PASADENA, Calif. (Reuters) - Don’t expect Selina Meyer to hold anything back in the upcoming final season of “Veep,” star Julia Louis-Dreyfus said on Friday.
Meyer, the self-centered and foul-mouthed former president and vice president at the center of the Emmy-winning HBO comedy, will be trying to work her way back into the White House when the show returns on March 31 for seven episodes.
“She is truer to herself, as true to herself as she can possibly be by the time this season ends,” Louis-Dreyfus told reporters at a Television Critics Association event. “I’ll leave it for you to determine whether or not it’s a good thing.”
A send-up of Washington power brokers, “Veep” has aired on AT&T Inc’s HBO since 2012, but the show took a hiatus after Louis-Dreyfus began undergoing treatment for breast cancer in late 2017. The former “Seinfeld” star said last year she was cancer free.
Producers said they had decided to end the show with the upcoming seventh season before the cancer diagnosis.
In one clip from a future episode, Meyer questions part of the pitch to voters that her staff has prepared for her.
“I’m not sure about this part where I say I want to be president for all Americans,” Meyer says to an aide. “I mean, do I?”
Upcoming scenes also showed Meyer, who often insults staff with blunt and off-color remarks, being confronted with anonymous complaints about her workplace behavior.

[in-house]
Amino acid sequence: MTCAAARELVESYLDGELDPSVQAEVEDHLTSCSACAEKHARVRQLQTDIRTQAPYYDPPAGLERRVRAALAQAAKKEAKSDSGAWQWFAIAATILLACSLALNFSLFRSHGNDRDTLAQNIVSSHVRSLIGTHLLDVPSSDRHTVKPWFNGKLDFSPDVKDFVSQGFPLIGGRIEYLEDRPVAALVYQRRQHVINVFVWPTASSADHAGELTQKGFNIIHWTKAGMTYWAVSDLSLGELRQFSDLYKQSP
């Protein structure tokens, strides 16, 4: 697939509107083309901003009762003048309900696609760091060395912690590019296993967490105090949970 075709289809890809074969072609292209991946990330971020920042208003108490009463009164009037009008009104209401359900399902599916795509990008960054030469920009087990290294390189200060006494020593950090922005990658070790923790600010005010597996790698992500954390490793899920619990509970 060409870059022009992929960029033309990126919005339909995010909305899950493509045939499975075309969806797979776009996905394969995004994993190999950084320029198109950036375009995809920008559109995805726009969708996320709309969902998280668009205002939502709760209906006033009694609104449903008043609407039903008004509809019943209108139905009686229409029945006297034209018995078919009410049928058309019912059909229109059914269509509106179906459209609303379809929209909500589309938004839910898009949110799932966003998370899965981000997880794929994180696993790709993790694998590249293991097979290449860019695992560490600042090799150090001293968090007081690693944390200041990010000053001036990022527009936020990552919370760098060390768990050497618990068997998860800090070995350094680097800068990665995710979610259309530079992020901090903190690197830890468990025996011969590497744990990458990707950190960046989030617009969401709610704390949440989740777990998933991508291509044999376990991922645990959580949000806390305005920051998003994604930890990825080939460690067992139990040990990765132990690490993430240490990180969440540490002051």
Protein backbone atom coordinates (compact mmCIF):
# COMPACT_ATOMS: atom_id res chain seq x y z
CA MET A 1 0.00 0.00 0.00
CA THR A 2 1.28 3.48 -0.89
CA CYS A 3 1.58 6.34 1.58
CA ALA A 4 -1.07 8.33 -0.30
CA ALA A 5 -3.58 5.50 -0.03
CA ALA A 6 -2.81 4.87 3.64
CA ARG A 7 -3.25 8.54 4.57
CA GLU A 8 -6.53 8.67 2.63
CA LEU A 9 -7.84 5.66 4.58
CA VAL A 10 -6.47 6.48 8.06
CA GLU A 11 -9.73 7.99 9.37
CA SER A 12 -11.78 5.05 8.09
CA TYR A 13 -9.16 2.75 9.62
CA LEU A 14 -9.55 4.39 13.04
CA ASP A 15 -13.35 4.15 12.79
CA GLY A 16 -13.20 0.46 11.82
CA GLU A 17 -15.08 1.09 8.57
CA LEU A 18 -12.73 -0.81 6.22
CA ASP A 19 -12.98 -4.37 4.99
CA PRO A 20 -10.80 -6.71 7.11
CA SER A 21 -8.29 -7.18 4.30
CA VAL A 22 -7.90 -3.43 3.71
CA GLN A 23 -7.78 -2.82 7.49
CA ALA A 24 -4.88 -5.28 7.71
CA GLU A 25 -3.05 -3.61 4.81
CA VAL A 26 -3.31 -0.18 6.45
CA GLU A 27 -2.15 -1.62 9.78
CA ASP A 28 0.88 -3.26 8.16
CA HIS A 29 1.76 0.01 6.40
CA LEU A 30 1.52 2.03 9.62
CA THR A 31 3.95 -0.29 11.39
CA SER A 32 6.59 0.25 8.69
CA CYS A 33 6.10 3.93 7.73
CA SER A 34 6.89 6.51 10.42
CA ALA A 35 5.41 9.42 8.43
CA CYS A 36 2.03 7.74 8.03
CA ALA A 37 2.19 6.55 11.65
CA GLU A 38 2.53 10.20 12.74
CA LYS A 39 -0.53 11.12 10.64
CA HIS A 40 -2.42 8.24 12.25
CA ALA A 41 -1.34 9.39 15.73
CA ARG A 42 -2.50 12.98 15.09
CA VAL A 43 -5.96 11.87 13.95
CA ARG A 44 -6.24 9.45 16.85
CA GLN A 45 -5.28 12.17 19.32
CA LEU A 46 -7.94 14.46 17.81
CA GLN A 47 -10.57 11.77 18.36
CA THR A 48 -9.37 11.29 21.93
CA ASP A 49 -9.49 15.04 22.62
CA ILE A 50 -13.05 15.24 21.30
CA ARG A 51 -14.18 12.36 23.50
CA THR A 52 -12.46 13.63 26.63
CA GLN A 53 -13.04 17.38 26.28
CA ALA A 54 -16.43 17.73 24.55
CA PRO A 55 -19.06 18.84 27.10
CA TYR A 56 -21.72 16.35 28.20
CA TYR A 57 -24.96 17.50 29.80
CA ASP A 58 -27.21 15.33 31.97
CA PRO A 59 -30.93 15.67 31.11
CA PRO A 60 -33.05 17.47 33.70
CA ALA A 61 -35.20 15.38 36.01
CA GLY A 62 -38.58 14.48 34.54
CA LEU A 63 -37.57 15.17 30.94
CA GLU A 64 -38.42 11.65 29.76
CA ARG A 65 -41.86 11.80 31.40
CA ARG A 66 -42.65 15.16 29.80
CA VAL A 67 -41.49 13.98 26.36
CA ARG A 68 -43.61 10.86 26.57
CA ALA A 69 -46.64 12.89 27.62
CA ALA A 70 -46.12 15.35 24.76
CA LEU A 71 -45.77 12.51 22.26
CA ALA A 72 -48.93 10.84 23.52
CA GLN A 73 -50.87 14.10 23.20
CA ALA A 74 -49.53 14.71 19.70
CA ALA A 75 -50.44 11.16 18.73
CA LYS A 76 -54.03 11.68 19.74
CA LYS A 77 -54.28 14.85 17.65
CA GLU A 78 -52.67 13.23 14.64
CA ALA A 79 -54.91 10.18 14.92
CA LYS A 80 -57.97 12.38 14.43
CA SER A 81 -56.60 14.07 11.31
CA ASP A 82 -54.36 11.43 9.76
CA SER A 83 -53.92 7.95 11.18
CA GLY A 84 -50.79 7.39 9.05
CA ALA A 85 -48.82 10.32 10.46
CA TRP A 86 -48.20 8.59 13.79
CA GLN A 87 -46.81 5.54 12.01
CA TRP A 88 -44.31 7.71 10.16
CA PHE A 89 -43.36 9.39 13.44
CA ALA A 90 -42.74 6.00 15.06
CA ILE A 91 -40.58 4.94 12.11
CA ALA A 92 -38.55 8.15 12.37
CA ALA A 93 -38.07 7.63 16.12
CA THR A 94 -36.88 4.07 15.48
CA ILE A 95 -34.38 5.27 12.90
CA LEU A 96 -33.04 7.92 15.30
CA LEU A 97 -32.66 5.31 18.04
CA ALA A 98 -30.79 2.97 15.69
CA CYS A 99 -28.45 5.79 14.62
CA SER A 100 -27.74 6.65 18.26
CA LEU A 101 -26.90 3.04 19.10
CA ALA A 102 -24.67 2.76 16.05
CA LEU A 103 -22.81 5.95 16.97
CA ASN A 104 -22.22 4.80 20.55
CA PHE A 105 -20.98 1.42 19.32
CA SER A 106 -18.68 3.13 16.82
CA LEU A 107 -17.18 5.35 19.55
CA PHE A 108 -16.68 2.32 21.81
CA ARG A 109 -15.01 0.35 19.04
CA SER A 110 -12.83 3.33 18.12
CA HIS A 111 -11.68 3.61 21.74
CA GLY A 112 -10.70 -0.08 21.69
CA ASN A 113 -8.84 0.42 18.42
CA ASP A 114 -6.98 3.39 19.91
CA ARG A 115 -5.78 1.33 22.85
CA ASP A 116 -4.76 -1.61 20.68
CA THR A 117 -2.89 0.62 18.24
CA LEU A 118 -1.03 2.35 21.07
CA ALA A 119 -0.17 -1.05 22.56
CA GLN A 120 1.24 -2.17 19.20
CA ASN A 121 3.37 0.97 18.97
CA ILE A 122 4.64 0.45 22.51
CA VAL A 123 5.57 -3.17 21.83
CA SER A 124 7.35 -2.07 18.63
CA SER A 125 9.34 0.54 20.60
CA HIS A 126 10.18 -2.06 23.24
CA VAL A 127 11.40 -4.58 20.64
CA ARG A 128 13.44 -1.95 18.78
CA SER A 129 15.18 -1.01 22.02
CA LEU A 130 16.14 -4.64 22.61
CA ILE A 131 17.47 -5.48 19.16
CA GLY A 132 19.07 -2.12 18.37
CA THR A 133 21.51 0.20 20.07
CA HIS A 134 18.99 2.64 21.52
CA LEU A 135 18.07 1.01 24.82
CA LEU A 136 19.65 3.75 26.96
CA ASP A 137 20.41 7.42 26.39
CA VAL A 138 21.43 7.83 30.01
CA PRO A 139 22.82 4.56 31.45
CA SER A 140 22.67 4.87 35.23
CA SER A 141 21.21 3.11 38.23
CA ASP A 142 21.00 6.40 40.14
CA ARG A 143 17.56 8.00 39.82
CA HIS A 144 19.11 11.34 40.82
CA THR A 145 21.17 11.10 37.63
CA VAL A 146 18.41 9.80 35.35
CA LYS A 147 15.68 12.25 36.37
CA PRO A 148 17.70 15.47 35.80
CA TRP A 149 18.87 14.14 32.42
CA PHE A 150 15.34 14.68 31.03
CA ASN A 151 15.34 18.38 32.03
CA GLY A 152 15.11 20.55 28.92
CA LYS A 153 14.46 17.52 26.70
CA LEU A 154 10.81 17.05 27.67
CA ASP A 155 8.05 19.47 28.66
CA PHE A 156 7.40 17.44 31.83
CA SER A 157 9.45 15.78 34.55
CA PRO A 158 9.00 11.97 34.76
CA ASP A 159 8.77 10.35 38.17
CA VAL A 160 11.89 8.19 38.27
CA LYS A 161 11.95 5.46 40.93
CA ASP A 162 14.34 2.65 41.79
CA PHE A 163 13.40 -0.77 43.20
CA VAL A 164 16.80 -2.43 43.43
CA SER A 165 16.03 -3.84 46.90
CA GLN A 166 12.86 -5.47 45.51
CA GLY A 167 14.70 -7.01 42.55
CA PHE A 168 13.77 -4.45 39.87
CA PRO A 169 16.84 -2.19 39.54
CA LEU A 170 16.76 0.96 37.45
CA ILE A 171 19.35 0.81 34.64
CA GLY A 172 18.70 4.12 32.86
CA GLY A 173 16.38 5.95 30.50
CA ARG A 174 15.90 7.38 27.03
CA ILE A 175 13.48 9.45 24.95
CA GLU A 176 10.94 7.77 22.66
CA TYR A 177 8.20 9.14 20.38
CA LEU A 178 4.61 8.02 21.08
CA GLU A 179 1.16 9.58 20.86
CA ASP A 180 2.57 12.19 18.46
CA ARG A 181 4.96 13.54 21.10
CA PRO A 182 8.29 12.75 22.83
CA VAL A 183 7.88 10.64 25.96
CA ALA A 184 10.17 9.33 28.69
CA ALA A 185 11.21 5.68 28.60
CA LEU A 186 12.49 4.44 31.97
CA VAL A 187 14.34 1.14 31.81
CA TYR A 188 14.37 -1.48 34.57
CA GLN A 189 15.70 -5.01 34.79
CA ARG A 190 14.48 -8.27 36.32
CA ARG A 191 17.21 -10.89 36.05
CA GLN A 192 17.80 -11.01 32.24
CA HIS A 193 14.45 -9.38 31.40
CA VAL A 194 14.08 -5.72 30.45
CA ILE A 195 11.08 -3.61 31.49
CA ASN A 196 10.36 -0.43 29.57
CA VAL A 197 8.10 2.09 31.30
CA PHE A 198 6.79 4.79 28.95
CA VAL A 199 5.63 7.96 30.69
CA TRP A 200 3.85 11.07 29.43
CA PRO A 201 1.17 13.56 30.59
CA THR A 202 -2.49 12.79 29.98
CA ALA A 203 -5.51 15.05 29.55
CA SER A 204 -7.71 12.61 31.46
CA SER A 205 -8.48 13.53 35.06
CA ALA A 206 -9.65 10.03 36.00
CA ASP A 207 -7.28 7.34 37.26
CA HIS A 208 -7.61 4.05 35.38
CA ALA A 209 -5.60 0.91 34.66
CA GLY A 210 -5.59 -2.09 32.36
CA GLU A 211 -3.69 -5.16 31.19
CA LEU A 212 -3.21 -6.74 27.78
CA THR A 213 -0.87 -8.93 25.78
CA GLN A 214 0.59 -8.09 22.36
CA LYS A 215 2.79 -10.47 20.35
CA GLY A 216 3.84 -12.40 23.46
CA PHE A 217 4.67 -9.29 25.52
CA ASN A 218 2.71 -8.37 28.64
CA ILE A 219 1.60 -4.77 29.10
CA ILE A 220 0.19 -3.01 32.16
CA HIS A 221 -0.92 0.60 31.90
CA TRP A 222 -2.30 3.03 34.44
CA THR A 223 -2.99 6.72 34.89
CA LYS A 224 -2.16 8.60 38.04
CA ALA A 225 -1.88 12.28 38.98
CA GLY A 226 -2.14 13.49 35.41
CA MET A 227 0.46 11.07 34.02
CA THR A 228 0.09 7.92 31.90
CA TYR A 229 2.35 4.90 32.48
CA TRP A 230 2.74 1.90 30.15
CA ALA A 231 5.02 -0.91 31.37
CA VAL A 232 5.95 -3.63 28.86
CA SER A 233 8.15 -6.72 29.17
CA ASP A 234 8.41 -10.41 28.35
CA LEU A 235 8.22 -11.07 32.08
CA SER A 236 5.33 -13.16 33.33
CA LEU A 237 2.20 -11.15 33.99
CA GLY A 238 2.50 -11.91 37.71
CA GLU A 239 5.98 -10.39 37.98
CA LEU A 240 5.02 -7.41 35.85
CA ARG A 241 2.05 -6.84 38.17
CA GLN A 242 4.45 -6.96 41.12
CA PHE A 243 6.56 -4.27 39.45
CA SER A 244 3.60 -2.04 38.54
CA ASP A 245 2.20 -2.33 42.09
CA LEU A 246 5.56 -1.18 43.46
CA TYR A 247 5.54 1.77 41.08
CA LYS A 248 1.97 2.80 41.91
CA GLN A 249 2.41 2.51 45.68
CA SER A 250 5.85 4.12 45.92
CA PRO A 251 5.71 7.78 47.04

Louis-Dreyfus said Meyer is unlikely to change her ways in the show’s final episodes. “I’m not sure that evolution is necessarily her game,” she said.
“I think where our show ends up ultimately is a place I’m very happy about, and I think it will surprise viewers too,” she added.
“I think it’s the right ending for America,” joked executive producer and writer Dave Mandel.
“Veep” has won the Emmy for best comedy series three times, and Louis-Dreyfus has earned six consecutive best actress Emmys for the role, surpassing the totals of past female comedy icons like Mary Tyler Moore or Lucille Ball.
Also an executive producer of “Veep,” Louis-Dreyfus said the show’s writers have had to work harder to push boundaries and generate laughs in the face of the unconventional style of real-life U.S. President Donald Trump that dominates the news.
“It is now a tad more challenging, but we were able to do it,” Louis-Dreyfus said. “So get ready.”
Reporting by Lisa Richwine; Editing by Bill Berkrot